Pablo Picasso was a Spanish artist who was known to use a variety of mediums. At the young age of 13, he was already considered a child prodigy in art, surpassing his father who was also an artist. He is considered one of the greatest artists to ever live. He is most well-known for an art style that he founded with Georges Braque called Cubism. Cubism attempted to show all the sides of something at once. Typically this could only be done in sculptures. It is characterized by a broken glass effect, showing more than one point of view at once, and many geometric shapes.
After talking about Picasso with the students, we started off the project by choosing two colors to be our face. Students used a tracer that I had made to trace a head onto each sheet of paper. I had them use a tracer because I thought it would be too hard for them to get the exact same head twice. On one of the heads that they traced, I walked them through drawing a side profile of a face. Picasso commonly showed a face looking at you from straight on, as well as from the side at the same time. Then they cut out one head and the half side profile and glued the side profile onto the head. Lastly, they cut out a neck and glued that on.
The next day, they cut out shoulders and glued the shoulders and head and neck onto their background. I also showed them how to draw eyes as if looking at you straight on, as well as eyes from the side. Lastly, they drew a mouth and glued that on.
The 3rd day, I showed them how to draw curved rectangles to be the eyebrows. I also showed them how to cut up paper into geometric shapes and then arrange them to form hair. They could also add any other details that might be unique to them such as glasses and freckles.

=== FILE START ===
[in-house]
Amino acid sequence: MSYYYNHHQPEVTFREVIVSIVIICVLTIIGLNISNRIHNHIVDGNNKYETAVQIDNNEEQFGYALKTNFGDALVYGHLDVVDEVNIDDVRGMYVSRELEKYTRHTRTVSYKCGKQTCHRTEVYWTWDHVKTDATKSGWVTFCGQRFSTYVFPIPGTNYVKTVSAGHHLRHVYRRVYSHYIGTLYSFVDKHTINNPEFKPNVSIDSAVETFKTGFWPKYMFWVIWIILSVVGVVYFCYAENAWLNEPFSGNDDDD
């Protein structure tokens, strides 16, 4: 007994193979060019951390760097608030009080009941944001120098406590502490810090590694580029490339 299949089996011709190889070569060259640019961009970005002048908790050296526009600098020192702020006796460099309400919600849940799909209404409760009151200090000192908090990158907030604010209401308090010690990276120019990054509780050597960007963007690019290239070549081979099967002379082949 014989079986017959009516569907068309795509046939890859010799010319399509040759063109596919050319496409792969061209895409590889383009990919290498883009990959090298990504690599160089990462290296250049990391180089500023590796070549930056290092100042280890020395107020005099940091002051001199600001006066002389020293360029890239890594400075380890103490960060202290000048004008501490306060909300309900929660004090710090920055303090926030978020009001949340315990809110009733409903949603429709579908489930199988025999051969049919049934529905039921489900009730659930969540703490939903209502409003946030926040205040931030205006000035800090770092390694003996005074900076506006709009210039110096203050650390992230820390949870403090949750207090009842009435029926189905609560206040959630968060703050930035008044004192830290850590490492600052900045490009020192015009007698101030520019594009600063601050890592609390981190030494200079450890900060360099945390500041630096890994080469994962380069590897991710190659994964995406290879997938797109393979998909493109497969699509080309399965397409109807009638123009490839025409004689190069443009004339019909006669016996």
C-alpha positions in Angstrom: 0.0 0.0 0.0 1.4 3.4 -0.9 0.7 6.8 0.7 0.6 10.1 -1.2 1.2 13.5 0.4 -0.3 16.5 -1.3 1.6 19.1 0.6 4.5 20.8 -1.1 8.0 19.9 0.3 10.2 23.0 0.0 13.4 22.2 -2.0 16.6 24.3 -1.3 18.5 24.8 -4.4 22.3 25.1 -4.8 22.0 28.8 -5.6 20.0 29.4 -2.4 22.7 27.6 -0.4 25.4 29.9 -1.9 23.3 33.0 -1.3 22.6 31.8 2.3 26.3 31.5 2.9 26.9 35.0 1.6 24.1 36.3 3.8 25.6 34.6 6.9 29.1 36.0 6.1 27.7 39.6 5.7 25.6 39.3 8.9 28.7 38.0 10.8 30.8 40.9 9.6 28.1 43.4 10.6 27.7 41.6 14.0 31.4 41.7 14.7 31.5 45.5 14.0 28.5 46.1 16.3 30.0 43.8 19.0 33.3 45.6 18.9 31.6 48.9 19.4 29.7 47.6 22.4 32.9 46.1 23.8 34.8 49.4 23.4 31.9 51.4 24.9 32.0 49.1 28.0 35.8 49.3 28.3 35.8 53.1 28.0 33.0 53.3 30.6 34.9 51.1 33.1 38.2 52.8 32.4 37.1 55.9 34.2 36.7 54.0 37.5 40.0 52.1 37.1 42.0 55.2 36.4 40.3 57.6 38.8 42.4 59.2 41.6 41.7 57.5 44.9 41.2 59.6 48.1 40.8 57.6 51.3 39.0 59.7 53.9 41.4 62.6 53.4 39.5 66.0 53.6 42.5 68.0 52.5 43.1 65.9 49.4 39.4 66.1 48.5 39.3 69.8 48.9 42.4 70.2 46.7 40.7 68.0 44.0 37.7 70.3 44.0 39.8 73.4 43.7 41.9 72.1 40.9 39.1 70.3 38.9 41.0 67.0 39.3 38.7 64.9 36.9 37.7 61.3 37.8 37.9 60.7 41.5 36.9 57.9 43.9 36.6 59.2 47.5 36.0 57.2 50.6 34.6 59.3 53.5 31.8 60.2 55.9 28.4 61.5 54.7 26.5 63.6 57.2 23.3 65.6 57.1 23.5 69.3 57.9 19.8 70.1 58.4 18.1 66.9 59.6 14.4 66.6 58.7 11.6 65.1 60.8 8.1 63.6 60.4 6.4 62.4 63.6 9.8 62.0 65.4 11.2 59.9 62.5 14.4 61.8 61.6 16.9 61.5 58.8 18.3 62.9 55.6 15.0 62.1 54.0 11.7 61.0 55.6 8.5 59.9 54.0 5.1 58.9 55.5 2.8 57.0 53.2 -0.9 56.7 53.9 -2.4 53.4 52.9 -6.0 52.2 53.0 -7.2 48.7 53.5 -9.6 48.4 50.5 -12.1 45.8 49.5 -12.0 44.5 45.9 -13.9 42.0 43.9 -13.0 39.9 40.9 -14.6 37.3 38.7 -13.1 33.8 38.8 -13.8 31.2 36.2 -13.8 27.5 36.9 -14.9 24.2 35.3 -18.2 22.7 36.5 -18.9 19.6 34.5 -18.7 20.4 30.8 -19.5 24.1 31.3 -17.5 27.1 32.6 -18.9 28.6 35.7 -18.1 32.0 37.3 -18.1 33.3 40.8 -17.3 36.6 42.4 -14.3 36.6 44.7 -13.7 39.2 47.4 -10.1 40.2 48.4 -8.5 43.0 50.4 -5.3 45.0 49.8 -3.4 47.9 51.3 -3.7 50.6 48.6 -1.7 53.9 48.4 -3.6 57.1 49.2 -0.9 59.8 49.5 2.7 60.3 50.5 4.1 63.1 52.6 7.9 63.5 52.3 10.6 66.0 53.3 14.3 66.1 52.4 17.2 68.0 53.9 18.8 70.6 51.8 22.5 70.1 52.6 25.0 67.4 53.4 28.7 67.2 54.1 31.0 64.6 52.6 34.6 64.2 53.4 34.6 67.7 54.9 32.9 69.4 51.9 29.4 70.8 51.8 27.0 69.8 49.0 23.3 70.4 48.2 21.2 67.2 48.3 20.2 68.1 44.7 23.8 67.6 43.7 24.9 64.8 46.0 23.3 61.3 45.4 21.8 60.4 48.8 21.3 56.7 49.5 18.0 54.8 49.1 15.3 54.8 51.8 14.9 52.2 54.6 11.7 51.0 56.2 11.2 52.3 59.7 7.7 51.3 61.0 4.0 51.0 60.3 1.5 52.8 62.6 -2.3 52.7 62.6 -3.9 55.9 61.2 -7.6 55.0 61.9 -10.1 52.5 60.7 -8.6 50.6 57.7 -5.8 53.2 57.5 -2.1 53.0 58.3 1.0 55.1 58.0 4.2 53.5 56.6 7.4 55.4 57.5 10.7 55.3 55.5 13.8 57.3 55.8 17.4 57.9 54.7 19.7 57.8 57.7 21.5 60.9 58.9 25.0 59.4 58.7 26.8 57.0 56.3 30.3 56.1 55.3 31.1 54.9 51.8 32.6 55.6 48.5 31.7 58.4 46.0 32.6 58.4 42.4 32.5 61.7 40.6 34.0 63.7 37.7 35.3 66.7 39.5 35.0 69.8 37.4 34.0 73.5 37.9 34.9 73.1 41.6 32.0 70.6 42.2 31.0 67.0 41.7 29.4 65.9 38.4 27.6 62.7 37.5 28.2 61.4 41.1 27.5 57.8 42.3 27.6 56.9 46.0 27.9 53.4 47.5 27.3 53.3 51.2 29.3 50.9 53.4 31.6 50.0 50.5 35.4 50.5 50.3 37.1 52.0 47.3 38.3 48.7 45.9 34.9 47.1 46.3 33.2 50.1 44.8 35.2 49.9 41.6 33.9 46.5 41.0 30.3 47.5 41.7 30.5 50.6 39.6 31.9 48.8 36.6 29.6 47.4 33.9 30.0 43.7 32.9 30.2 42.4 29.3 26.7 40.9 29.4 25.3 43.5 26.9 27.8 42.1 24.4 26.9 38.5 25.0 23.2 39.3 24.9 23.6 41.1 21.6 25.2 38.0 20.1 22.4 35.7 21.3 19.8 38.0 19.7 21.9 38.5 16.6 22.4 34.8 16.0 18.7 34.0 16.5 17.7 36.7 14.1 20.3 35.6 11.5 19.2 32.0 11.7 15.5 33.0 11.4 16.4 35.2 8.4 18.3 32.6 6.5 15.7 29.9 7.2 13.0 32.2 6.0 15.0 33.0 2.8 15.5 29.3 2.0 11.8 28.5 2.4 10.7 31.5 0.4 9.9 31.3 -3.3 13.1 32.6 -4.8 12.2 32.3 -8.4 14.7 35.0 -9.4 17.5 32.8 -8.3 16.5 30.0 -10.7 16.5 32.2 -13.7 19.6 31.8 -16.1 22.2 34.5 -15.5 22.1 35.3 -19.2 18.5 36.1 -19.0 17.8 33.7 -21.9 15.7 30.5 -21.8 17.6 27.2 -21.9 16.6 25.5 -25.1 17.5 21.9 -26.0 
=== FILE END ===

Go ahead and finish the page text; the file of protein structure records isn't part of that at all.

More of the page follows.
On the final day, they used a sharpie to outline everything that they had glued on.
These will be displayed at our end of the year art show and I can’t wait to see the parents’ reactions
This is another one of Tasha Newton's projects. For this project, we talked about the frontalism. Frontalism is the way that Egyptians use to depict themselves in paintings. They typically are shown with their legs from a side view, their torso as if being looked at straight on, their head turned to the side, and their eye as if it is being looked at straight on. We also talked about hieroglyphics. First, we took our picture with our heads turned to the side. I Printed them out on large 11x17 sheets of paper. We then cut them out, traced them, and then added our details. I made sure to emphasize that the eye should be drawn as if it is being looked at straight on. They could also add a little stylization to the edge of the eye. They then retraced everything with a black marker. We then painted it using tempera cakes. We added a pattern around the edge of a background piece of paper using markers and gold hieroglyphic stamps. We cut out our heads and glued them onto the background. Lastly, they drew designs that they could then add glitter to. The glitter could be used to adorn headbands, earrings (the kids got a kick out of my picture with an earring), shirts, etc.
Harmony and Consolidated Elementary Art Teacher in Milton, WI. UW-Eau Claire graduate. WAEA President. Apple Teacher.